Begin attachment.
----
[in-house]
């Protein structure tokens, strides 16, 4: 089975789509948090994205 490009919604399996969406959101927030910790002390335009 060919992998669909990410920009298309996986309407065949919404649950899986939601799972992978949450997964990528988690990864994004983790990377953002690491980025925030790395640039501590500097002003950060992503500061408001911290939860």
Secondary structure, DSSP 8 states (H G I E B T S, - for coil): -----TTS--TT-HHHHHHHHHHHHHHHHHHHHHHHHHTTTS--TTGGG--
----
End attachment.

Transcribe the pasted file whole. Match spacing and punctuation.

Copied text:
[in-house]
């Protein structure tokens, strides 16, 4: 089975789509948090994205 490009919604399996969406959101927030910790002390335009 060919992998669909990410920009298309996986309407065949919404649950899986939601799972992978949450997964990528988690990864994004983790990377953002690491980025925030790395640039501590500097002003950060992503500061408001911290939860």
Secondary structure, DSSP 8 states (H G I E B T S, - for coil): -----TTS--TT-HHHHHHHHHHHHHHHHHHHHHHHHHTTTS--TTGGG--